News and Opinion from Sisters, Oregon

City snapshot — cops, comp plan

•At their August 11 meeting, City Council voted to approve the Law Enforcement Strategic Plan for the Deschutes County Sheriff’s office in the City of Sisters. City Manager Cory Misley worked with Lt. Chad Davis and Capt. Paul Garrison to formulate the plan, which centers around three main goals – community engagement, crime prevention, and relationships with Sisters Country partner agencies. The agreement will be in force through June 30, 2025. The annual total fixed contract amount is $661,200 with personnel costs for three full-time-equivalent deputies and one lieutenant at two-thirds time accounting for $504,150 of the contract amount.

•The City of Sisters is slated to receive $566,000 through the Coronavirus Local Fiscal Recovery Fund, part of the American Rescue Plan Act signed into law by President Biden on March 11, 2021, which allocated $1.9 trillion to COVID-19 relief and economic recovery. Cities in Oregon will directly receive more than $680 million.

The funds will be provided over two distributions, the first half coming within the next few weeks. The second half will be available one year later. Funds will be available for use through December 31, 2024.

The first round of funding will be used in the allowed category of investment in water, sewer, and broadband infrastructure. City staff have identified several potential options for immediate use of the first round of funds on existing prioritized projects. The relocation of the Locust Street sewer line at Whychus Creek has a bid overage budget amount of $115,000. The photovoltaic systems (PV) to be installed at the public works headquarters will consist of solar panels on the roof to supplement electrical power for the public works building, water, and sewer systems. The budgeted amount for this project is $125,000.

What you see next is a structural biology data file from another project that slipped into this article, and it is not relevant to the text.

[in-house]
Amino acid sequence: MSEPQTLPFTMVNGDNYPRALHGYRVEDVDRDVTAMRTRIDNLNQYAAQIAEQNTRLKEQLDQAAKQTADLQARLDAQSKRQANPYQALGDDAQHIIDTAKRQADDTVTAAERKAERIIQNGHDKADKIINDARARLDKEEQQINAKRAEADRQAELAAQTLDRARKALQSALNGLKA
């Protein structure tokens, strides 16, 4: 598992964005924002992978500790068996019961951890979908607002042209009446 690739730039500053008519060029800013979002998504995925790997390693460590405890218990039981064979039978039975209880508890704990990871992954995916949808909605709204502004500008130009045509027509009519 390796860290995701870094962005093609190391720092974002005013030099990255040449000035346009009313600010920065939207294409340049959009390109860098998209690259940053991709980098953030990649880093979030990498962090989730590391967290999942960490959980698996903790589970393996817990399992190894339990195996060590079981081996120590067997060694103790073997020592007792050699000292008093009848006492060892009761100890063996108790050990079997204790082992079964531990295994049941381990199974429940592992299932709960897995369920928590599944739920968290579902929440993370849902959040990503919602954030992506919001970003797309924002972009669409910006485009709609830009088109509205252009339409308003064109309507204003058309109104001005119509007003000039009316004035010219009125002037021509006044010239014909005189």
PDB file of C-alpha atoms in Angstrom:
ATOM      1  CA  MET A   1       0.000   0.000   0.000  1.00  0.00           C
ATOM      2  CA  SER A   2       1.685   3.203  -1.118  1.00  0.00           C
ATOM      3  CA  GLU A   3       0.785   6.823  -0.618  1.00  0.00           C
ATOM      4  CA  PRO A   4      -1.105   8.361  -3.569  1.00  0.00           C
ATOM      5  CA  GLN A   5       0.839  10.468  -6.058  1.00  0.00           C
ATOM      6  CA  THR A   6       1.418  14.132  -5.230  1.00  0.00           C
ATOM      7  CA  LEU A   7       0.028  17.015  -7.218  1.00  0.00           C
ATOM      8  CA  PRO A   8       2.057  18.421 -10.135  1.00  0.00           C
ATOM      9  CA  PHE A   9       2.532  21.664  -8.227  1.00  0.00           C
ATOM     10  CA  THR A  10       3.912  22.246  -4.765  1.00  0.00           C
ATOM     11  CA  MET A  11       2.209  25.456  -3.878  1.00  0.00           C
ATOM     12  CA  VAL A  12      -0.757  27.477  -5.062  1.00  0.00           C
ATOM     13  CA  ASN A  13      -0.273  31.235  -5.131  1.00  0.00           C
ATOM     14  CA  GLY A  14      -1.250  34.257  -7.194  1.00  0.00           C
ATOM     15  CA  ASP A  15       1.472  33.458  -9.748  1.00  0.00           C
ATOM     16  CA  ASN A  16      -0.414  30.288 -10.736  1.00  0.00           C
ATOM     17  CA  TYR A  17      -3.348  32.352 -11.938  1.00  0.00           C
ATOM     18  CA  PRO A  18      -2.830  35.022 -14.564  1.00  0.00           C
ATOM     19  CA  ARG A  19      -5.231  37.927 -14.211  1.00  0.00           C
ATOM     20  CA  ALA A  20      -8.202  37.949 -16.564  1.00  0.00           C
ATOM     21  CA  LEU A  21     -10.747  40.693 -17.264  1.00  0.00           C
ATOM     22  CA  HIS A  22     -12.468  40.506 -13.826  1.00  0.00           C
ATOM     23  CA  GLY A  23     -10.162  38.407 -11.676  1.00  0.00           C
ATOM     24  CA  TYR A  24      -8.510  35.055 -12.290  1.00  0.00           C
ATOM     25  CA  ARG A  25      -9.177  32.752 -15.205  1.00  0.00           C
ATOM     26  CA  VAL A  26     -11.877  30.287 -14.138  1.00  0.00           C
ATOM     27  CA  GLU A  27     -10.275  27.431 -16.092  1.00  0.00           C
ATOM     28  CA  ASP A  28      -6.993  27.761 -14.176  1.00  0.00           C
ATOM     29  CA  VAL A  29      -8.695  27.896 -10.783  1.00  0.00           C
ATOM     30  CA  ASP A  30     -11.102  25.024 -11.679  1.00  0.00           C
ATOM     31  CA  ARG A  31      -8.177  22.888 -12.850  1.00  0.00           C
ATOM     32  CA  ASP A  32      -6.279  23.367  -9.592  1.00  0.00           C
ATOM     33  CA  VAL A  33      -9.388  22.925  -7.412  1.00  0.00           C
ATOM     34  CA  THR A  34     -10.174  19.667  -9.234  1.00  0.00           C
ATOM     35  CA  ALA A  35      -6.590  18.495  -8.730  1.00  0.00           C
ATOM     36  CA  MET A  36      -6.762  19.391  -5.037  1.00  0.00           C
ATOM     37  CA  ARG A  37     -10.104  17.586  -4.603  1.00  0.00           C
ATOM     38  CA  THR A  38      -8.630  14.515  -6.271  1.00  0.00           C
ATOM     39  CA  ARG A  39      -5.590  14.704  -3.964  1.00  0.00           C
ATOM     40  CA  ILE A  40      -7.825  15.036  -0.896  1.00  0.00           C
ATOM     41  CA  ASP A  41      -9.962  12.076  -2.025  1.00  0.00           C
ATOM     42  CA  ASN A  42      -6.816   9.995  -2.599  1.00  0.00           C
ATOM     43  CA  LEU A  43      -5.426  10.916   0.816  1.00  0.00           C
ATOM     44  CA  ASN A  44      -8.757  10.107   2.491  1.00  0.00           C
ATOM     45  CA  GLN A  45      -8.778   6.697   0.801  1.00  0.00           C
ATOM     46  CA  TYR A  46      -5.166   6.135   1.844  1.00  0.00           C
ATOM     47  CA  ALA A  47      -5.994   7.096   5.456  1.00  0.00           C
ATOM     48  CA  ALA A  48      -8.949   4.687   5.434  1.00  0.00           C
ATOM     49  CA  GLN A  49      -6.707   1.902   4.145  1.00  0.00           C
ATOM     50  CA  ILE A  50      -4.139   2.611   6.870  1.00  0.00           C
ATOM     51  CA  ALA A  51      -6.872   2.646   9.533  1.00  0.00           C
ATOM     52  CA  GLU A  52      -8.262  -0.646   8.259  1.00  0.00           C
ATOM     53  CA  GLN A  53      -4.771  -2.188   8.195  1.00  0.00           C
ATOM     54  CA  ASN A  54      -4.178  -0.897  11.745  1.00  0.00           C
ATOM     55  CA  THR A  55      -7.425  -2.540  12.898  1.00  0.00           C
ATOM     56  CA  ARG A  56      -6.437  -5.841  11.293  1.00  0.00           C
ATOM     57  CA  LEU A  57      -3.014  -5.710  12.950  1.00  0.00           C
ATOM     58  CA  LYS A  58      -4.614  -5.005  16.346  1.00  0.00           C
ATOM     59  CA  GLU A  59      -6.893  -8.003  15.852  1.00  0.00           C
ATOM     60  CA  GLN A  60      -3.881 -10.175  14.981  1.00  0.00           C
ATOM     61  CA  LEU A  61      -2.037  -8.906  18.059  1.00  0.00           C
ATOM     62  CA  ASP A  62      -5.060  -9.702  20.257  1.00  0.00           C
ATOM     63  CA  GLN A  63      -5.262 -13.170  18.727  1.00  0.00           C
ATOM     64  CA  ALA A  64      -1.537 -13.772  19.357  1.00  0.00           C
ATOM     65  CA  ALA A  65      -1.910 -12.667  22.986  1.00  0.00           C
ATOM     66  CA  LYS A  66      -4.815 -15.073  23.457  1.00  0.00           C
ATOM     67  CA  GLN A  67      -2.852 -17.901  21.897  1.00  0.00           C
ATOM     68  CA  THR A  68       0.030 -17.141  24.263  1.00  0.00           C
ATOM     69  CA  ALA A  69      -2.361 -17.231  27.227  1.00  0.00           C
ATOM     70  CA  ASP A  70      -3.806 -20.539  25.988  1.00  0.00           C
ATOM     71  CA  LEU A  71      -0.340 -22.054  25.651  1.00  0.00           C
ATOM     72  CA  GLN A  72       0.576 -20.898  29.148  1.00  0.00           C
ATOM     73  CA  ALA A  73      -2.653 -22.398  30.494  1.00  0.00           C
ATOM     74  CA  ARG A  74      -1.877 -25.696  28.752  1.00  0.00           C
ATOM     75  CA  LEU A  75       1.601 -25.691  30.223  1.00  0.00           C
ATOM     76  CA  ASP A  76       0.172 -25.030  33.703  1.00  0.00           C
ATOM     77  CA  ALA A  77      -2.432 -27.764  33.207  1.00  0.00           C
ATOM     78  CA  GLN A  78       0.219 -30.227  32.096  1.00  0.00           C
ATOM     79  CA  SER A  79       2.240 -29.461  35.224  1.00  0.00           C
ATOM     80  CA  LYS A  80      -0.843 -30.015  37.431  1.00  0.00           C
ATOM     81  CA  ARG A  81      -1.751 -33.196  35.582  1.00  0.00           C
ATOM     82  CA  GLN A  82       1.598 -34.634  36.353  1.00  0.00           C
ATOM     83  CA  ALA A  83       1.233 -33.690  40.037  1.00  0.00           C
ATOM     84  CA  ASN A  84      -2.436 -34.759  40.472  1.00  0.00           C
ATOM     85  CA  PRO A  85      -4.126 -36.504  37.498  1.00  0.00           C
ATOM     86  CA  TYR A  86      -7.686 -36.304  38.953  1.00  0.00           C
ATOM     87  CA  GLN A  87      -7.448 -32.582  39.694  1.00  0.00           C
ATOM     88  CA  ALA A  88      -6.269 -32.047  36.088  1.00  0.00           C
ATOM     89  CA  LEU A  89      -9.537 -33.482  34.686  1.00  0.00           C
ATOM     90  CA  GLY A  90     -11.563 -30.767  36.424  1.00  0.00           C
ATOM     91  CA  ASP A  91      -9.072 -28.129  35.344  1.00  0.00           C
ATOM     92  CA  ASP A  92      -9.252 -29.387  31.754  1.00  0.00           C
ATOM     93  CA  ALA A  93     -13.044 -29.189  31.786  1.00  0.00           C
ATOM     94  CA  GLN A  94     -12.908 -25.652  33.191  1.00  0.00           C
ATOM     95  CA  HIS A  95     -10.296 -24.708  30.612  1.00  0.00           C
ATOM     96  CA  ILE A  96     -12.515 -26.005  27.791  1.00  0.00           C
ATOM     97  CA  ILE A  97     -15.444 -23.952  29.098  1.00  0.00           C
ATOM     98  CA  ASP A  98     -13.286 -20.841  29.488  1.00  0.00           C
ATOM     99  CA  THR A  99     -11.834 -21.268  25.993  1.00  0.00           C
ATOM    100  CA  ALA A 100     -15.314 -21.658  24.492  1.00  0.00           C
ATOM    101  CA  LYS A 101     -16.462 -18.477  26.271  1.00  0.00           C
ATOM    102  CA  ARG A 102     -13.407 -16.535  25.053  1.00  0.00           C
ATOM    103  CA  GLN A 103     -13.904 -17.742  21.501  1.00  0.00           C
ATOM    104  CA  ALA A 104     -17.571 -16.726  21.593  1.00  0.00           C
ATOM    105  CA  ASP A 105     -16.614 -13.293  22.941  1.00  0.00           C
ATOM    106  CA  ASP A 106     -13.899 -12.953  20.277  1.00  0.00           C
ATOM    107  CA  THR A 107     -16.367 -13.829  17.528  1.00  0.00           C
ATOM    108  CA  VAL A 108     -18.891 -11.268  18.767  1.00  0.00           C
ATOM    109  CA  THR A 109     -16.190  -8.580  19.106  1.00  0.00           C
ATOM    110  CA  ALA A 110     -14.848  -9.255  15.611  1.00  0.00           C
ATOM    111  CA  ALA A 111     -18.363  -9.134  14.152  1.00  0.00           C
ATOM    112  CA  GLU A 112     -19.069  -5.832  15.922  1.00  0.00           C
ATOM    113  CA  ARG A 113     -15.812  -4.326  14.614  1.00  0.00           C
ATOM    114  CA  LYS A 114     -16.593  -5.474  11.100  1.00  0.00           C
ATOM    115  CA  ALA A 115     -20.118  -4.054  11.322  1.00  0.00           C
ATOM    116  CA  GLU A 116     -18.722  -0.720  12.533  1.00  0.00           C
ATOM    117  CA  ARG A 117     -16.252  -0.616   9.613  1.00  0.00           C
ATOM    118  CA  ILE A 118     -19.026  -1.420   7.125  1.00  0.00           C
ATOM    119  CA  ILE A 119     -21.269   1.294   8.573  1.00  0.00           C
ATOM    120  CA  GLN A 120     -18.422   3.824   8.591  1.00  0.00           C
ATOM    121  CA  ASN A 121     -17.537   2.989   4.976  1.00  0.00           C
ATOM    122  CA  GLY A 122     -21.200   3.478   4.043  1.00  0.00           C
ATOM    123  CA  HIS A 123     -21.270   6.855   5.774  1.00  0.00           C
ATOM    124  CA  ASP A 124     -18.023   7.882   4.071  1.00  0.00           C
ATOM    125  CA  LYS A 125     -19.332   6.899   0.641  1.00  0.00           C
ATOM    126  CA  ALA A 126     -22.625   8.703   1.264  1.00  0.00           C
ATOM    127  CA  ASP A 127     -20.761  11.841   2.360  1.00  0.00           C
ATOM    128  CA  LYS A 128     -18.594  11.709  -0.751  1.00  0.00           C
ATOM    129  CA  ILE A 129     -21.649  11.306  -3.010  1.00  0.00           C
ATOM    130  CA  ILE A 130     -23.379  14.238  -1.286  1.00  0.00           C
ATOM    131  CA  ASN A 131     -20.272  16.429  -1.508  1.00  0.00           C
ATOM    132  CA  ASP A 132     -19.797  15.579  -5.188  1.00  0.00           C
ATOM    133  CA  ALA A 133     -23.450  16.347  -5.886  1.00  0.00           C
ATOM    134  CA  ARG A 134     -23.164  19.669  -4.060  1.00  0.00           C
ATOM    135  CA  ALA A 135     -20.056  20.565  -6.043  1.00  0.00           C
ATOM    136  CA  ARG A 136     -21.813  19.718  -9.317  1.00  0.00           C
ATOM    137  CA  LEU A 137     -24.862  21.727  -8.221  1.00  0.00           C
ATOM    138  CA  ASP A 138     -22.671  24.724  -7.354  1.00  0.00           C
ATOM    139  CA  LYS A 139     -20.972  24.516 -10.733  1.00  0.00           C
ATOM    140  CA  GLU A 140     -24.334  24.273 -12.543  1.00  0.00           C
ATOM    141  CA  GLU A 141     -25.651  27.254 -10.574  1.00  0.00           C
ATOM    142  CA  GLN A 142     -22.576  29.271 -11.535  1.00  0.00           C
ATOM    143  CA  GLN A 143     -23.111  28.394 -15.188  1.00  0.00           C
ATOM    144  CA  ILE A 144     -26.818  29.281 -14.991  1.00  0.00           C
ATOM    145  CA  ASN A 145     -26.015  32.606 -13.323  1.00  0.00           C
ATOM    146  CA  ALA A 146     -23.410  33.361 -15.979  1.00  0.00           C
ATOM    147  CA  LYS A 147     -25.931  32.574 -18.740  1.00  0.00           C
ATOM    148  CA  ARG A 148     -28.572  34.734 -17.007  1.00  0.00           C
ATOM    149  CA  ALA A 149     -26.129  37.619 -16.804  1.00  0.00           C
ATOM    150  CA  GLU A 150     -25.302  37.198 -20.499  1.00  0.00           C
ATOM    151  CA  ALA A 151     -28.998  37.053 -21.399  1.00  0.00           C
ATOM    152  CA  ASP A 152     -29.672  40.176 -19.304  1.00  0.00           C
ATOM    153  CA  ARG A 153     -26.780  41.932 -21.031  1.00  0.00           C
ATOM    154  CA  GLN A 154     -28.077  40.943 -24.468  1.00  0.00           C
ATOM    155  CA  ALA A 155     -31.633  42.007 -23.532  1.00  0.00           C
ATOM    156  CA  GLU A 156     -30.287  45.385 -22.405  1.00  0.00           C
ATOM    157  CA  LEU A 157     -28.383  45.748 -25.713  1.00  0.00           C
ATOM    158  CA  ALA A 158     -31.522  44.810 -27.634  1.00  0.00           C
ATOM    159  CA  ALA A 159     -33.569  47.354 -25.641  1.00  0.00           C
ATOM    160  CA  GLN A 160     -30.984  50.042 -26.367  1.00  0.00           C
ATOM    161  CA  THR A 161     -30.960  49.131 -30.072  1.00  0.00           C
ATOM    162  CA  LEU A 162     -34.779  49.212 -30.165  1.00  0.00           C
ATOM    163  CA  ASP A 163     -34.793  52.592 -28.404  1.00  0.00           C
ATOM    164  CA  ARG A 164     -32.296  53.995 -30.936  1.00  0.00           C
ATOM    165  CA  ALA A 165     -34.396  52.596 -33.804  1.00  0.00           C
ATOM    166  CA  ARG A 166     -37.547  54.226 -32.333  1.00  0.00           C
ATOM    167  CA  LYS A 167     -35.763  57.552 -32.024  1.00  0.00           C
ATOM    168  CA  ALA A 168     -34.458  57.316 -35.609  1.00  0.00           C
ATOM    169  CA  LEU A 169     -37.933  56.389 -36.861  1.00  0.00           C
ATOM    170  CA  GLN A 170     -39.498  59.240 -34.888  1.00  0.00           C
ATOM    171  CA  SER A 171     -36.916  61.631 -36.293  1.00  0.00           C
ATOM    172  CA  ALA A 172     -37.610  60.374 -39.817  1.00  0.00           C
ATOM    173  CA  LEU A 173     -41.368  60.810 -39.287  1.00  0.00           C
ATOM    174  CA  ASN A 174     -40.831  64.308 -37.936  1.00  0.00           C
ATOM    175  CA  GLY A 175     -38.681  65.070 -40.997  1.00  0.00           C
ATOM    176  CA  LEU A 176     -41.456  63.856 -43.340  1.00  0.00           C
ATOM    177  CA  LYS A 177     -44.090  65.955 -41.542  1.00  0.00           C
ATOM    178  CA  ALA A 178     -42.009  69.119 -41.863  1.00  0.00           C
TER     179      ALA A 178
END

•Following a public hearing on the Comprehensive Plan amendment to update the Sisters Comprehensive Plan, members of the Planning Commission voted unanimously to recommend to the City Council acceptance of the amendments.

After staff reports from Community Development Director Scott Woodford, Principal Planner Nicole Mardell, and Assistant Planner Emme Shoup, as well as consultant Matt Hastie, the public was invited to make comments against, in support of, and neutral regarding the proposed amendments.

There were five people who testified.

One was Joe Angel, a Sisters property owner who lives in Portland and formerly served on the Portland Planning Commission.

Another, Peter Finley Frye of Corbett, who has a Ph.D. in urban planning, thought the Comprehensive Plan is well done but wondered why there isn’t something more about the “flavor” of Sisters, how Sisters relates to its environment, and what makes it unique.

 

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